The Lizard Chronicles

Some of this is true. Some of this is better. –Too Much Joy

Eclipster Trek to Totality (or ‘There and Back Again…Eventually’) August 22, 2017

Filed under: Life tales,photography,Travel — lizardesque @ 8:56 pm
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I don’t recall exactly when my husband Ian first mentioned the 2017 solar eclipse to me, but it was at least 2 years ago. I had been in Peoria in 1994 and had seen the annular solar eclipse, which was pretty cool. Weather permitting, a total eclipse would be much more impressive, so I said was down for a road trip to be in a good viewing spot for that. In the following 700+ days, we revisited the topic occasionally, then with increasing frequency as E-day drew nearer. Vague ideas gradually gelled into firmer intentions, and we eventually had a plan for a fun road trip and great geekery with some good friends.

In early July our plans to travel downstate for the event came up in casual conversation more and more often. I sometimes forget that not everyone is married to someone with an astronomy degree and had not been hearing about the eclipse for years, so I was a little surprised by how many people were unaware there was an eclipse in our near future. By late July/early August, though, people had started to catch on. With each day, I saw more news items and Facebook posts that mentioned the eclipse. I admit I may have rolled my eyes a little at people who were just starting to get hip it. After all, I was an eclipster–I had been into this long before most people.

With just days to go, I began to hear stories of people scrambling to obtain and/or pay exorbitant prices for proper eye-wear and started to think that maybe we should have gotten more than 6 pairs of glasses and made some sweet bank by price gouging. Meanwhile, Ian did the final test runs with our new camera and solar filter. I procured road-trip snacks and chose a knitting project to work on for at least part of our time in the car. Texts began to fly about what we were going to do about watching Game of Thrones on Sunday. That question had not occurred to me as I haven’t watched the show or read the books, but appropriate plans were arranged.

On Sunday evening, Ian and I (along with fellow eclipsters Rachel and Matthew) drove from Chicago to Peoria, the home of the remainder of our crew (Michelle and Friday). That evening’s Game of Thrones episode was waiting on their DVR. As it aired, I occupied myself with other things but did have my attention drawn to the show by flaming undead bears and an epic javelin throw. I also recall a fair bit of shouting at the television. I know close to nothing about Jon Snow, but apparently he doesn’t plan very well.

We set off bright (well, actually somewhat dim) and early Monday morning. Our intended destination was Goreville, IL, but we knew that traffic would be heavy and  unpredictable and were content to stop anywhere within the path of totality. For much of the way, we avoided the interstate in favor of state roads, where traffic was certainly heavier than usual but not too bad. We passed the time with activities like a Bohemian Rhapsody sing-along and Six-Degrees of Kevin Bacon, Serial Killer Edition*.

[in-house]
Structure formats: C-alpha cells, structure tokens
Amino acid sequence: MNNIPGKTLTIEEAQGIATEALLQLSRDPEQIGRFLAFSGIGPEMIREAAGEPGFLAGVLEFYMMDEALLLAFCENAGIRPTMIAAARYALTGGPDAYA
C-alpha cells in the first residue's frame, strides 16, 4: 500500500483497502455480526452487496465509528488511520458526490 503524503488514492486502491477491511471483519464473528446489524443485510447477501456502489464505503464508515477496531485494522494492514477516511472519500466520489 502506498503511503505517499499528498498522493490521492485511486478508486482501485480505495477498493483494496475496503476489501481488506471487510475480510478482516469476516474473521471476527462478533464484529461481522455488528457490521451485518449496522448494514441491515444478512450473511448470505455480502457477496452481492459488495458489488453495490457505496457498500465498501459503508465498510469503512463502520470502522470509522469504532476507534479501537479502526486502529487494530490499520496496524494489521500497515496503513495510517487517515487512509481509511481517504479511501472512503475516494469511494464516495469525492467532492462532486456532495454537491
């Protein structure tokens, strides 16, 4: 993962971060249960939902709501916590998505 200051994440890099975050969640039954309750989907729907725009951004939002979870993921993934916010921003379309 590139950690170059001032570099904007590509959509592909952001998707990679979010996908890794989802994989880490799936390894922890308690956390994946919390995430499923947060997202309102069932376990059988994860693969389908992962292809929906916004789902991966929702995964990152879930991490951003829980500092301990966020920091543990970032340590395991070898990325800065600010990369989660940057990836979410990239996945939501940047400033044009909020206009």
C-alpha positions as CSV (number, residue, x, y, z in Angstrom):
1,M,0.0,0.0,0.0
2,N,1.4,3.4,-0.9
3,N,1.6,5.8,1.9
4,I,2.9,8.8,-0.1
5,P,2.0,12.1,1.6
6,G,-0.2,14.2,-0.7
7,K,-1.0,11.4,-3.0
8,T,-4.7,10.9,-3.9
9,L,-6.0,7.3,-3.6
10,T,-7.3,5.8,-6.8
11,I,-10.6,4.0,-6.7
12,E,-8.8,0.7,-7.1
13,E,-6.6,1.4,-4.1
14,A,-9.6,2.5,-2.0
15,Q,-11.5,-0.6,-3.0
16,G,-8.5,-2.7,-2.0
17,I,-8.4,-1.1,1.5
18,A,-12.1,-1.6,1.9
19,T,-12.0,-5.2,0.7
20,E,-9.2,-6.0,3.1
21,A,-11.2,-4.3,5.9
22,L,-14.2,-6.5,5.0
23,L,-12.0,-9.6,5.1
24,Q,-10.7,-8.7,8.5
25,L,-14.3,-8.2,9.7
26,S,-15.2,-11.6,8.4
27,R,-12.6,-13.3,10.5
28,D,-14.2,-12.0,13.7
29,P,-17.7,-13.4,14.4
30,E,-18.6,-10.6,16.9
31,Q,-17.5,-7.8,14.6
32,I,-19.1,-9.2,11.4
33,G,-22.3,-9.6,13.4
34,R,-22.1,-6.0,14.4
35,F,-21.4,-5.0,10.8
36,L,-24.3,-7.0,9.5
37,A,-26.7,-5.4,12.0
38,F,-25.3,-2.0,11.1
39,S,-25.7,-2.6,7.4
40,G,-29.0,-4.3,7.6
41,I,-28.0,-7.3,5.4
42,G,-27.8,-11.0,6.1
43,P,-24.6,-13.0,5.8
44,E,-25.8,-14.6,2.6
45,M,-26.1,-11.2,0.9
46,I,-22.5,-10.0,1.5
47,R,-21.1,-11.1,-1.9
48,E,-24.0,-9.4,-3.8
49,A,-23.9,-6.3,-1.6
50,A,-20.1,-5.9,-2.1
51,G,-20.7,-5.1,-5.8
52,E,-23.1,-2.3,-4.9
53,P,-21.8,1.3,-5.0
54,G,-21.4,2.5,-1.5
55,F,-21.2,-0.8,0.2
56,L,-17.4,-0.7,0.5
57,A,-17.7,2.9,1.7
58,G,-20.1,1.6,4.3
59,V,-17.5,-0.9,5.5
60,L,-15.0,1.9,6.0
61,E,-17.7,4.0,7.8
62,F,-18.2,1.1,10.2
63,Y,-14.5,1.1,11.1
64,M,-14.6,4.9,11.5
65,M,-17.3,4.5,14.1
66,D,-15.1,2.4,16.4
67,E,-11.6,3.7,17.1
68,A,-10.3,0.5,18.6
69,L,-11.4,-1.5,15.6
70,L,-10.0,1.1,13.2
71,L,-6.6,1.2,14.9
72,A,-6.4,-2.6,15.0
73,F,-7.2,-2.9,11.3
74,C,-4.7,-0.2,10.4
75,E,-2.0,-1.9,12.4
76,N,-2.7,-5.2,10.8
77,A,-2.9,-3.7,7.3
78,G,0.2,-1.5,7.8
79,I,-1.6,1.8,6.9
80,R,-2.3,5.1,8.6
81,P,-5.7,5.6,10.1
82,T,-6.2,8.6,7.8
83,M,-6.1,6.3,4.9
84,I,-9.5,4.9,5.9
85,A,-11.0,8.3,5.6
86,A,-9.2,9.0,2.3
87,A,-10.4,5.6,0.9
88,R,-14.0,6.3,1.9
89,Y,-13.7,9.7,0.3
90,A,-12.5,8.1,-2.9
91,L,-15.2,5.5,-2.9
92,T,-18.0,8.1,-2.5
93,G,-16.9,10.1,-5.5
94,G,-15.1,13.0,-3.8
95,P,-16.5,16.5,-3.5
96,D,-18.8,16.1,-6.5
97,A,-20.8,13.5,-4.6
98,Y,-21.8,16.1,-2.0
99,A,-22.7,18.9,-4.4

During a pit stop in Vandalia, we perused the souvenirs available at a gas station. In addition to the variety of mainly gun/hunting-themed signs, stickers, and mugs, they offered US-state shaped magnets for every state (well, there were slots for all of them, but several non-IL magnets were sold out, which brings many questions to my mind). Little known fact–Canada is actually a US state (at least according to this display); we had great fun pointing this out to Matthew, who originally hails from the Great White North. We also discovered coffee nut M&Ms (thumbs up) and got some breath-freshening, on-theme Eclipse gum before getting back on the road.


Somewhere near Benton, IL

We got on I-57 a bit south of Vandalia, and traffic flowed pretty smoothly for a little while but then slowed dramatically, and before long, it became clear that we were unlikely to make it to Goreville in time. Rather than risk being trapped on the interstate between exits, we got off I-57 in Benton. At that point, we were already within the path of totality but went a little further south, eventually stopping at a park in Johnston City roughly an hour before totality. Ian got the camera set up with time to spare before the eclipse began.

There were a few other small groups of people in the park, and a few more arrived shortly after we did. We laughed and took pictures of each other wearing funny-looking glasses and looked skyward through protective filters as the moon started to gradually edge its way in front of the sun. We hydrated, snacked, and took refuge from the heat in the shade of trees. Someone in the park played the obligatory Bonnie Tyler song. Rachel made PAC-MAN noises. We made pinhole “cameras” with our thumbs and forefingers and looked at the resulting tiny crescents cast upon the ground. We texted with friends and family members both inside and outside the path of totality. The light around us started to dim, resembling that of an overcast day, but with mostly clear skies. An exciting eeriness descended on us, and I began to understand why, before anyone figured out what was really happening astronomically speaking, our ancient ancestors were more than a little freaked out by total eclipses.